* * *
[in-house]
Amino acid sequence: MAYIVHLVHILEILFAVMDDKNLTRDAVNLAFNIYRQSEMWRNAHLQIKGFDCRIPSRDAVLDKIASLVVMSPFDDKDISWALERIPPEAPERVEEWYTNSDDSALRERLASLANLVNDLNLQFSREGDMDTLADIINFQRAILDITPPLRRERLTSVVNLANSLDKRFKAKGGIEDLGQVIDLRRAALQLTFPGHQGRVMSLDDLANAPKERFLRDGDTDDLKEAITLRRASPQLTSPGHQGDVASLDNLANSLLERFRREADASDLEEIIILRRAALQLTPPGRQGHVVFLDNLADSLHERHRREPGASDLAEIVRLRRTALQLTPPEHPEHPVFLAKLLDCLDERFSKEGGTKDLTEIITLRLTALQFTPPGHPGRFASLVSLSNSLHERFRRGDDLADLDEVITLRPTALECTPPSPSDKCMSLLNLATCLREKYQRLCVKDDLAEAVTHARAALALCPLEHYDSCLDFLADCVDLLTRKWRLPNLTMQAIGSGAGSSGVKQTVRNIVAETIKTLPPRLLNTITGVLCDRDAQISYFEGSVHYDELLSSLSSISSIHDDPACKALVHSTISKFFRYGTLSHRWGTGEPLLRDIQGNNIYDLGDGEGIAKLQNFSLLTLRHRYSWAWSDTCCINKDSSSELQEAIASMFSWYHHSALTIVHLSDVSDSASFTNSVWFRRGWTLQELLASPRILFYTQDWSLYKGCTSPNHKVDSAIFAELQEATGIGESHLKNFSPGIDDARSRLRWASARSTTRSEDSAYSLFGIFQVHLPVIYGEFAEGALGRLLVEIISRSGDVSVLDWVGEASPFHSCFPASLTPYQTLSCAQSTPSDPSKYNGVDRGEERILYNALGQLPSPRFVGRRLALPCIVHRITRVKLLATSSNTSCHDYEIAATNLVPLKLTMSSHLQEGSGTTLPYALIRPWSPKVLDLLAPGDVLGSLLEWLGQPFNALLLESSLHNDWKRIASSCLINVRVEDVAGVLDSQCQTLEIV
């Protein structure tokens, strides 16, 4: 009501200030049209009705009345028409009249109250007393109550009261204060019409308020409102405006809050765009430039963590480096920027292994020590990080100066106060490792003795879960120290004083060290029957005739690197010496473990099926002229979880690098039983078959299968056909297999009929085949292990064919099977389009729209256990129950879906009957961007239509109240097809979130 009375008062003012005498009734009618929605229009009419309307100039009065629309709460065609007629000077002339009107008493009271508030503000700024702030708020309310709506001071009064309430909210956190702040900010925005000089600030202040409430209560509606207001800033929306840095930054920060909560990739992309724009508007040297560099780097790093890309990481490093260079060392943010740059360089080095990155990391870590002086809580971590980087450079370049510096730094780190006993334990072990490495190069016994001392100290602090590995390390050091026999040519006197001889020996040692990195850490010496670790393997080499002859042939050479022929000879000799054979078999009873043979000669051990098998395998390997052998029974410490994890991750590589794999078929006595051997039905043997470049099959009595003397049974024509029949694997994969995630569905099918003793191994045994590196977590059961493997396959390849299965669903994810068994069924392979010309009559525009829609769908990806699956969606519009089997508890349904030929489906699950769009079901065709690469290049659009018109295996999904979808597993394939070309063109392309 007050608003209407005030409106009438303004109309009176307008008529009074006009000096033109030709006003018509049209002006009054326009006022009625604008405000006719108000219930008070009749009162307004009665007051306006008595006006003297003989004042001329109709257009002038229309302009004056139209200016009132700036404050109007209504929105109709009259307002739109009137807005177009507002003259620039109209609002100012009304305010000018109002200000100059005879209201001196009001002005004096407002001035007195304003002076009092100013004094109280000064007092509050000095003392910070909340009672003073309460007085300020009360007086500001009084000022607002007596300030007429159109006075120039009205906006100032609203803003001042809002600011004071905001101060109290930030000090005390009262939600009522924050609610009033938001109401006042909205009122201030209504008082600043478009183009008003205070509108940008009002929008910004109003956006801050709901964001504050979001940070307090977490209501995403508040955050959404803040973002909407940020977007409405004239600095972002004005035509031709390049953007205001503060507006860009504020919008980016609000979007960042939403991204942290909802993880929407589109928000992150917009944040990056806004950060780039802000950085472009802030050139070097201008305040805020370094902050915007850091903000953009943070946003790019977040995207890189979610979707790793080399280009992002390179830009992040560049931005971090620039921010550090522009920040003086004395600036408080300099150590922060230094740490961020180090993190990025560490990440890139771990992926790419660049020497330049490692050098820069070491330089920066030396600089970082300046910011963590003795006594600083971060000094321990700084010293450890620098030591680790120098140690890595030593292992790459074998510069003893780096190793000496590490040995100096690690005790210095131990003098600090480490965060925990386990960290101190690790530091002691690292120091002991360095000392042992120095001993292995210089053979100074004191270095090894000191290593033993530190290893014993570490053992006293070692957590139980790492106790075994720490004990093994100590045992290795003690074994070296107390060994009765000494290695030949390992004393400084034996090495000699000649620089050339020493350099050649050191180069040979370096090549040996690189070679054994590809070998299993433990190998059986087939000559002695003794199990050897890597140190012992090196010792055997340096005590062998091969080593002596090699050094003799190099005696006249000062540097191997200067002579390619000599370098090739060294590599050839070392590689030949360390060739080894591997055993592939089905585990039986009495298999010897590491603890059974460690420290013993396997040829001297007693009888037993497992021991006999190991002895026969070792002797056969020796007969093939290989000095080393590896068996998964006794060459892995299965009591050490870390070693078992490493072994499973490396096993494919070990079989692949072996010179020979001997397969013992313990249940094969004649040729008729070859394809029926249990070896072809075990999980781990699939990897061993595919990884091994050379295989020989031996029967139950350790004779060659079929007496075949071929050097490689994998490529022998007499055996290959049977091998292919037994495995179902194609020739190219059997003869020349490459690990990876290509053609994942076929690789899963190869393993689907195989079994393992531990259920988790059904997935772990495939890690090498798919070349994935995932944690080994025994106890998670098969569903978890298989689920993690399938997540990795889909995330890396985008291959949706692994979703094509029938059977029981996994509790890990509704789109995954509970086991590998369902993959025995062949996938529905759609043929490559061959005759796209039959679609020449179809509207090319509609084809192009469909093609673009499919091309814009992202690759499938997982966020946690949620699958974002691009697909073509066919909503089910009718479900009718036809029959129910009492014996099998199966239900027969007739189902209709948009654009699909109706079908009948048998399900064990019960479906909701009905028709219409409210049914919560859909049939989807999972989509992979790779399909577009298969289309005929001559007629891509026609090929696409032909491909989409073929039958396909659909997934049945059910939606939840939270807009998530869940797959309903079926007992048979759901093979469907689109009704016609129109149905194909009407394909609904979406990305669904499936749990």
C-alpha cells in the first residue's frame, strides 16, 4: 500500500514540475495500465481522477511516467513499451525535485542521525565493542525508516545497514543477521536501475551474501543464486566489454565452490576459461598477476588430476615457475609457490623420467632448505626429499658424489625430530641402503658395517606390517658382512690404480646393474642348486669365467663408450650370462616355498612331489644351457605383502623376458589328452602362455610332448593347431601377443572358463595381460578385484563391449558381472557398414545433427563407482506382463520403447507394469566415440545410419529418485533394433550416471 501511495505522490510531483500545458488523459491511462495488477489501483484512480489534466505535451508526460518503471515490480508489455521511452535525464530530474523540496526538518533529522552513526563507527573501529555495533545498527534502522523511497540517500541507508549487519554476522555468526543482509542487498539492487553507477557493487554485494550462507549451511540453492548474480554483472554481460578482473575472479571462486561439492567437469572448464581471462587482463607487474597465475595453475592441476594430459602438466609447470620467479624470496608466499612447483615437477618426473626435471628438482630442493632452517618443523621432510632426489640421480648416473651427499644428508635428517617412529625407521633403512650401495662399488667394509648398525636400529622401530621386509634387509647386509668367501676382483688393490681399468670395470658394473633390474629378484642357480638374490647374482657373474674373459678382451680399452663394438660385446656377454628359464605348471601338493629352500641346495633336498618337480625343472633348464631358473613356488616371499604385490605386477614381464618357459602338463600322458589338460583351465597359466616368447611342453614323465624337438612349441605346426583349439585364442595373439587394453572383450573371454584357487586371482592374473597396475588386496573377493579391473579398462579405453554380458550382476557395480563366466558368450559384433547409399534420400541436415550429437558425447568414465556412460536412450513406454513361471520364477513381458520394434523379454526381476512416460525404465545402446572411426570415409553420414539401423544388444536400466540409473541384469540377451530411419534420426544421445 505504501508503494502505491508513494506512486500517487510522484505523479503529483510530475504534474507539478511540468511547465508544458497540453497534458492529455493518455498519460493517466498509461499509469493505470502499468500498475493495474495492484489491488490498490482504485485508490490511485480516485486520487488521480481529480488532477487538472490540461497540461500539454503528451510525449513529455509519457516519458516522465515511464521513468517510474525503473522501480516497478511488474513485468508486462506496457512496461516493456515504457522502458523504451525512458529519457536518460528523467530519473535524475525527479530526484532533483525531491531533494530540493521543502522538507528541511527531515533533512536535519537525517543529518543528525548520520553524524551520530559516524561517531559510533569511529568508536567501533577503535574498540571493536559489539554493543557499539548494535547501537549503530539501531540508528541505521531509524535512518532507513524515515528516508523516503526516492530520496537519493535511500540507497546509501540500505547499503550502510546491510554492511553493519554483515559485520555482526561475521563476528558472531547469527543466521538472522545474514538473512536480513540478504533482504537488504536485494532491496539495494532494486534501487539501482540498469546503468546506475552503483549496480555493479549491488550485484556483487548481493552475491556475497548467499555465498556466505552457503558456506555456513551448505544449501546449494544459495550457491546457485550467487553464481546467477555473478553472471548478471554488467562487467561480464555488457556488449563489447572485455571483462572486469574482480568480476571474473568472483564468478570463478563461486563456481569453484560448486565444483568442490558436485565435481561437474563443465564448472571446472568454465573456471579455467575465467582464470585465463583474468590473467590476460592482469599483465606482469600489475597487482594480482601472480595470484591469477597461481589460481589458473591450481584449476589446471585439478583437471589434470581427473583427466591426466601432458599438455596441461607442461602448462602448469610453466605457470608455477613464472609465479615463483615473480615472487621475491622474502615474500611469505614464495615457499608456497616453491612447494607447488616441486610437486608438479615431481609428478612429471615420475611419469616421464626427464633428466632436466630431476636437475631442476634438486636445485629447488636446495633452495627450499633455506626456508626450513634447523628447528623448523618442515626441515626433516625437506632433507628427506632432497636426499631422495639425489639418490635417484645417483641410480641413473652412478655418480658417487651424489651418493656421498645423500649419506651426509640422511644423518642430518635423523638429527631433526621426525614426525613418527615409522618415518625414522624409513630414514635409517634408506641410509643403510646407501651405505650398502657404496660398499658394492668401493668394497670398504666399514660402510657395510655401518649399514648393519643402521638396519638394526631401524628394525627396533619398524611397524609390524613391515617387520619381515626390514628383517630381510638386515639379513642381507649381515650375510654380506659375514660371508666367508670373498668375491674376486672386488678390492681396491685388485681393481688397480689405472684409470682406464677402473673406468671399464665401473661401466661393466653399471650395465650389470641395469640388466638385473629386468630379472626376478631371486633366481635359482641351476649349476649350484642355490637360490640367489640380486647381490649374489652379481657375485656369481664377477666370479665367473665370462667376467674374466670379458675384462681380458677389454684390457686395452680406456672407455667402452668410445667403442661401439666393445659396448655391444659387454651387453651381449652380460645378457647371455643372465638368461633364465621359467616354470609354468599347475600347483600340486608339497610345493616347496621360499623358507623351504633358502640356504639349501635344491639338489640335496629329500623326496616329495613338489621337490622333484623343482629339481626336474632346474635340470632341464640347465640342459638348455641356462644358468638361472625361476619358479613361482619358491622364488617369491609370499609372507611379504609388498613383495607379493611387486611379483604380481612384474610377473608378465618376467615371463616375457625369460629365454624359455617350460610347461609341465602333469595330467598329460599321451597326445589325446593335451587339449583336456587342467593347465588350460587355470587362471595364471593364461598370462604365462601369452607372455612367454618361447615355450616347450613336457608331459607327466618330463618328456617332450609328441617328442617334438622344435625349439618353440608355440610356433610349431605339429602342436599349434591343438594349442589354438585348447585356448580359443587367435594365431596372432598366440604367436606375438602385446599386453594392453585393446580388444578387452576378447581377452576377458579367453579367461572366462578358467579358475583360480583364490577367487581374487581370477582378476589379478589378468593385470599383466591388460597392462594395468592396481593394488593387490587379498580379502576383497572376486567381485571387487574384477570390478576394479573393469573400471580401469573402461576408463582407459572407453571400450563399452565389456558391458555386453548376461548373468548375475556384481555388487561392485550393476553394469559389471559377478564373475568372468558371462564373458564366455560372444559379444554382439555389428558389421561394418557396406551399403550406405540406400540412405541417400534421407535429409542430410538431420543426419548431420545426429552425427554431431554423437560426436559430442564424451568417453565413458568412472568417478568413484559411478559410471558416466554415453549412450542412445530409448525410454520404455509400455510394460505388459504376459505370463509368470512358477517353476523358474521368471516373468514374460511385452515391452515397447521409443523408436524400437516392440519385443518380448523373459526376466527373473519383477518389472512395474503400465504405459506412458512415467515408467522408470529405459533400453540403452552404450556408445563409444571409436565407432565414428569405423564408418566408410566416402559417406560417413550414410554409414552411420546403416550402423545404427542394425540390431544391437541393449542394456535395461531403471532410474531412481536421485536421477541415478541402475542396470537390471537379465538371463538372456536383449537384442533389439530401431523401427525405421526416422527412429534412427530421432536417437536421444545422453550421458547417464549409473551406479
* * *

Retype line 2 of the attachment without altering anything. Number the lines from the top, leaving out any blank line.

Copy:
Amino acid sequence: MAYIVHLVHILEILFAVMDDKNLTRDAVNLAFNIYRQSEMWRNAHLQIKGFDCRIPSRDAVLDKIASLVVMSPFDDKDISWALERIPPEAPERVEEWYTNSDDSALRERLASLANLVNDLNLQFSREGDMDTLADIINFQRAILDITPPLRRERLTSVVNLANSLDKRFKAKGGIEDLGQVIDLRRAALQLTFPGHQGRVMSLDDLANAPKERFLRDGDTDDLKEAITLRRASPQLTSPGHQGDVASLDNLANSLLERFRREADASDLEEIIILRRAALQLTPPGRQGHVVFLDNLADSLHERHRREPGASDLAEIVRLRRTALQLTPPEHPEHPVFLAKLLDCLDERFSKEGGTKDLTEIITLRLTALQFTPPGHPGRFASLVSLSNSLHERFRRGDDLADLDEVITLRPTALECTPPSPSDKCMSLLNLATCLREKYQRLCVKDDLAEAVTHARAALALCPLEHYDSCLDFLADCVDLLTRKWRLPNLTMQAIGSGAGSSGVKQTVRNIVAETIKTLPPRLLNTITGVLCDRDAQISYFEGSVHYDELLSSLSSISSIHDDPACKALVHSTISKFFRYGTLSHRWGTGEPLLRDIQGNNIYDLGDGEGIAKLQNFSLLTLRHRYSWAWSDTCCINKDSSSELQEAIASMFSWYHHSALTIVHLSDVSDSASFTNSVWFRRGWTLQELLASPRILFYTQDWSLYKGCTSPNHKVDSAIFAELQEATGIGESHLKNFSPGIDDARSRLRWASARSTTRSEDSAYSLFGIFQVHLPVIYGEFAEGALGRLLVEIISRSGDVSVLDWVGEASPFHSCFPASLTPYQTLSCAQSTPSDPSKYNGVDRGEERILYNALGQLPSPRFVGRRLALPCIVHRITRVKLLATSSNTSCHDYEIAATNLVPLKLTMSSHLQEGSGTTLPYALIRPWSPKVLDLLAPGDVLGSLLEWLGQPFNALLLESSLHNDWKRIASSCLINVRVEDVAGVLDSQCQTLEIV